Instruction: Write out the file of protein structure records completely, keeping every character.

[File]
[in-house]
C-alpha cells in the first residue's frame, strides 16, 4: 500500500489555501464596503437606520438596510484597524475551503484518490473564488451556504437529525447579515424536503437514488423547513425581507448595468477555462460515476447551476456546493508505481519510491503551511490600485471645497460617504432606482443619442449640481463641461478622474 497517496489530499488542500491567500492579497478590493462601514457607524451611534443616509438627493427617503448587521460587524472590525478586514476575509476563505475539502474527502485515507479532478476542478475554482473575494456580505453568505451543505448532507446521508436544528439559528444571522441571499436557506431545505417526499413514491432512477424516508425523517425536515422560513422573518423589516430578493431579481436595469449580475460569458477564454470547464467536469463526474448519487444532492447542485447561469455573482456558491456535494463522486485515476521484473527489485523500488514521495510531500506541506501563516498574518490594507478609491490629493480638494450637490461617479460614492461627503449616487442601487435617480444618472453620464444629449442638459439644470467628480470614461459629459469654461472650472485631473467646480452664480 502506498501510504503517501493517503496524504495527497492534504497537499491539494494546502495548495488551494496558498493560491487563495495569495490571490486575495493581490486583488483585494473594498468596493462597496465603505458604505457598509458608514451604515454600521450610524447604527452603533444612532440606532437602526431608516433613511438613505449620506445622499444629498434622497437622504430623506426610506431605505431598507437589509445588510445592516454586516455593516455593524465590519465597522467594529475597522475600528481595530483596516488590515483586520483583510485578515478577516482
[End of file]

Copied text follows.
[in-house]
C-alpha cells in the first residue's frame, strides 16, 4: 500500500489555501464596503437606520438596510484597524475551503484518490473564488451556504437529525447579515424536503437514488423547513425581507448595468477555462460515476447551476456546493508505481519510491503551511490600485471645497460617504432606482443619442449640481463641461478622474 497517496489530499488542500491567500492579497478590493462601514457607524451611534443616509438627493427617503448587521460587524472590525478586514476575509476563505475539502474527502485515507479532478476542478475554482473575494456580505453568505451543505448532507446521508436544528439559528444571522441571499436557506431545505417526499413514491432512477424516508425523517425536515422560513422573518423589516430578493431579481436595469449580475460569458477564454470547464467536469463526474448519487444532492447542485447561469455573482456558491456535494463522486485515476521484473527489485523500488514521495510531500506541506501563516498574518490594507478609491490629493480638494450637490461617479460614492461627503449616487442601487435617480444618472453620464444629449442638459439644470467628480470614461459629459469654461472650472485631473467646480452664480 502506498501510504503517501493517503496524504495527497492534504497537499491539494494546502495548495488551494496558498493560491487563495495569495490571490486575495493581490486583488483585494473594498468596493462597496465603505458604505457598509458608514451604515454600521450610524447604527452603533444612532440606532437602526431608516433613511438613505449620506445622499444629498434622497437622504430623506426610506431605505431598507437589509445588510445592516454586516455593516455593524465590519465597522467594529475597522475600528481595530483596516488590515483586520483583510485578515478577516482